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Dental technician and part-time singer-songwriter Linda Perhacs was signed in 1970 by film composer Leonard Rosenman, after he popped in for a routine polish. The result was 'Parallelograms', a wildly beautiful, deeply trippy take on Joni Mitchell-esque folk, given a hallucinatory twist by Perhacs's synaesthesia – a condition which allowed her to experience shapes and colours as music.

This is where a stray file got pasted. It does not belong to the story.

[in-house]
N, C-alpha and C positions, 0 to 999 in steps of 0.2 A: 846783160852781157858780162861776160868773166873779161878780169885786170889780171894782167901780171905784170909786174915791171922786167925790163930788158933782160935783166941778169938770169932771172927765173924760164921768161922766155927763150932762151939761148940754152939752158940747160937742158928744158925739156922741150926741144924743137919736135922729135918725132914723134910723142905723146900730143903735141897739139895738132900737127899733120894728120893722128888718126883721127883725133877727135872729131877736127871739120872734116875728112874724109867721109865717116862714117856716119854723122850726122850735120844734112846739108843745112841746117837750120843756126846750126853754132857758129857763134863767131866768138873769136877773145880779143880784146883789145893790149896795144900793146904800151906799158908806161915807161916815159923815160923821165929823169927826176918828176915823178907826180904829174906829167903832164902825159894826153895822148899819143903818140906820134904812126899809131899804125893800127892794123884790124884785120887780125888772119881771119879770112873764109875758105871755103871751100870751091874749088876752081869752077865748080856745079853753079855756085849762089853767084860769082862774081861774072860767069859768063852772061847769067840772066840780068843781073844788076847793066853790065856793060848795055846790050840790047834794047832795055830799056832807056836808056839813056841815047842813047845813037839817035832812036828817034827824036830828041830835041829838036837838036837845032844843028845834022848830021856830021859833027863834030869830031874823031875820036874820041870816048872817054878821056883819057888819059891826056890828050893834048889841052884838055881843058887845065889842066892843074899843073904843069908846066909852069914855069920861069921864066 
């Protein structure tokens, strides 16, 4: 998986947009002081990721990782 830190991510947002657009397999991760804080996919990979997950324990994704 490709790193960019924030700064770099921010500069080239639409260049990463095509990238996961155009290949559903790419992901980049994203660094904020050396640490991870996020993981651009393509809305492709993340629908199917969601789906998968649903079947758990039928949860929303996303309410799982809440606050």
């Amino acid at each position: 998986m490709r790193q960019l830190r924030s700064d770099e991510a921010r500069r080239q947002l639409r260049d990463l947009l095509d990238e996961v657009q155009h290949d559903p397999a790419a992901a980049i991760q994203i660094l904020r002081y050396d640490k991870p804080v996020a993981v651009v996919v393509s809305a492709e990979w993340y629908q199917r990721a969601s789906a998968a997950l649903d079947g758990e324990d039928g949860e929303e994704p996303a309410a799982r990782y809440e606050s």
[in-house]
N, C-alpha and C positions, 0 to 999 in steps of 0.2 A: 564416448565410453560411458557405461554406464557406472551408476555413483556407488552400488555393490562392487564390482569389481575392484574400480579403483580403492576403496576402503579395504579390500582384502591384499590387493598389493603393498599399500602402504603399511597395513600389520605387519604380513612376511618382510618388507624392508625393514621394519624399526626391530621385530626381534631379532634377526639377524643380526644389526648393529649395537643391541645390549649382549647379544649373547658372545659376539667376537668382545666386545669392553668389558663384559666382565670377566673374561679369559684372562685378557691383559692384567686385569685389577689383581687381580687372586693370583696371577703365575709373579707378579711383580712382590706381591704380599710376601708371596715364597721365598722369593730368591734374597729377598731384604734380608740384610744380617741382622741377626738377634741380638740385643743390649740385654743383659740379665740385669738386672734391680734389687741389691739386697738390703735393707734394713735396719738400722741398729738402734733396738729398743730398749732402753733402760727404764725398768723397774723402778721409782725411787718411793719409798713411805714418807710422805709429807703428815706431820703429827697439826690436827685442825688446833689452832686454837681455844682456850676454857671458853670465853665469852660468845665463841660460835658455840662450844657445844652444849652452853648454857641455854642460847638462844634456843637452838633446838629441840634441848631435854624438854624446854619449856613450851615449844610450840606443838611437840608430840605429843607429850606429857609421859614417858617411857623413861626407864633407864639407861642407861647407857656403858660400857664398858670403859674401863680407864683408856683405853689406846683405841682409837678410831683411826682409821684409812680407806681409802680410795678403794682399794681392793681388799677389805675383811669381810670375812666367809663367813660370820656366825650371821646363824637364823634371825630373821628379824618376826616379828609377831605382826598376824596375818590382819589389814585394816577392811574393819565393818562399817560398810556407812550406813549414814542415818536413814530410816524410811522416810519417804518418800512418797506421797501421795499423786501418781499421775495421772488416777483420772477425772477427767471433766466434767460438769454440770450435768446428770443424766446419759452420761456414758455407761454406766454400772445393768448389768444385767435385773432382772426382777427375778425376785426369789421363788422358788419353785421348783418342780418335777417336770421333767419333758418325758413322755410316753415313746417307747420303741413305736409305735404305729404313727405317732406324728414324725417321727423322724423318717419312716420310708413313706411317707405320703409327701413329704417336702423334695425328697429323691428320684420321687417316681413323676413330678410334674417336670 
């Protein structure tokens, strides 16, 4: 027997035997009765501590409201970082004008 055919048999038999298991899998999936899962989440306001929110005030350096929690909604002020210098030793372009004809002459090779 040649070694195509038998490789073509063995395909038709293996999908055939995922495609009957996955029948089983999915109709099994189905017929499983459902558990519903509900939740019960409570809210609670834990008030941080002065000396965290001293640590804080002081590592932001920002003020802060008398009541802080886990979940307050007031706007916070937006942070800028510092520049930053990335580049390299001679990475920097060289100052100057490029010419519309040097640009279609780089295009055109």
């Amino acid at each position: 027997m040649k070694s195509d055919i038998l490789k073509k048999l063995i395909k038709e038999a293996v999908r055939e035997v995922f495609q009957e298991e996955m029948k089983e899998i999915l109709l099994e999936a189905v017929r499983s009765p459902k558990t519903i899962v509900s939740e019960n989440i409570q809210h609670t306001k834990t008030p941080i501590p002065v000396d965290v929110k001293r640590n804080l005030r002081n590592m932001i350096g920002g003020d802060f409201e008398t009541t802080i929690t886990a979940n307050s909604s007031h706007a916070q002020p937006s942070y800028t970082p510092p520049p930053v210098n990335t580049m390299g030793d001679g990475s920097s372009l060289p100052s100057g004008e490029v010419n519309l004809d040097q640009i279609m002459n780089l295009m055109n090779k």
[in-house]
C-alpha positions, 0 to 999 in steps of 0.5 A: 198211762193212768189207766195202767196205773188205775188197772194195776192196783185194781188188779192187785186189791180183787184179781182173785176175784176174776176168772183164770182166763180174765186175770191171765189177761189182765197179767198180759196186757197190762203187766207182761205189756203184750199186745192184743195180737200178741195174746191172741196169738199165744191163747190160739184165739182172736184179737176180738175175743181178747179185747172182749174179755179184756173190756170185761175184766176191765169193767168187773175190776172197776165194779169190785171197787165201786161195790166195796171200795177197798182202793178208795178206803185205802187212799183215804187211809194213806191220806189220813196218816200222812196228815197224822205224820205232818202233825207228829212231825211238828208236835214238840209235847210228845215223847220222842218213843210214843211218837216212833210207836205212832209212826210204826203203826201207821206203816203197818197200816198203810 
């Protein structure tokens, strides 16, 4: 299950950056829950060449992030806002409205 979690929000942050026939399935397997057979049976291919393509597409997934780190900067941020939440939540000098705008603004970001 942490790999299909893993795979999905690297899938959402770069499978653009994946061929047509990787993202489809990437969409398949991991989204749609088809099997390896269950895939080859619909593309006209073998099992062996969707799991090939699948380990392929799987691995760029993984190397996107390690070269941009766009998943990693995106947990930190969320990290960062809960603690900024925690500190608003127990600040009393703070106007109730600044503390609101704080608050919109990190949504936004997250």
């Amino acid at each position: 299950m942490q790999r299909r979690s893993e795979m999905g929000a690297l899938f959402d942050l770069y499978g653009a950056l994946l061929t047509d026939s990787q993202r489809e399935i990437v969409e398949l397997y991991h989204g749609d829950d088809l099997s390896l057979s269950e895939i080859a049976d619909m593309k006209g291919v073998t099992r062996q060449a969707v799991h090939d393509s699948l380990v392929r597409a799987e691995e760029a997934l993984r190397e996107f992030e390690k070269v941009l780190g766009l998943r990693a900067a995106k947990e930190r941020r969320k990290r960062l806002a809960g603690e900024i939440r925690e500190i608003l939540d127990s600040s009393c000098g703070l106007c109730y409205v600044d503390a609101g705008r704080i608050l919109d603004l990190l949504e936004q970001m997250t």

Now considered a classic, 'Parallelograms' wa a flop at the time, and and Perhacs had to go back to scraping plaque. It was only three decades later that fans began to connect with the record, including new heroes of the quirk-folk scene like Devendra Banhart and Julia Holter who sought out collaborations with Perhacs. Now the 63-year-old has a new album out, 'The Soul of All Natural Things', and she's back on tour, performing in London tonight after playing her first UK gig in 30 years last December.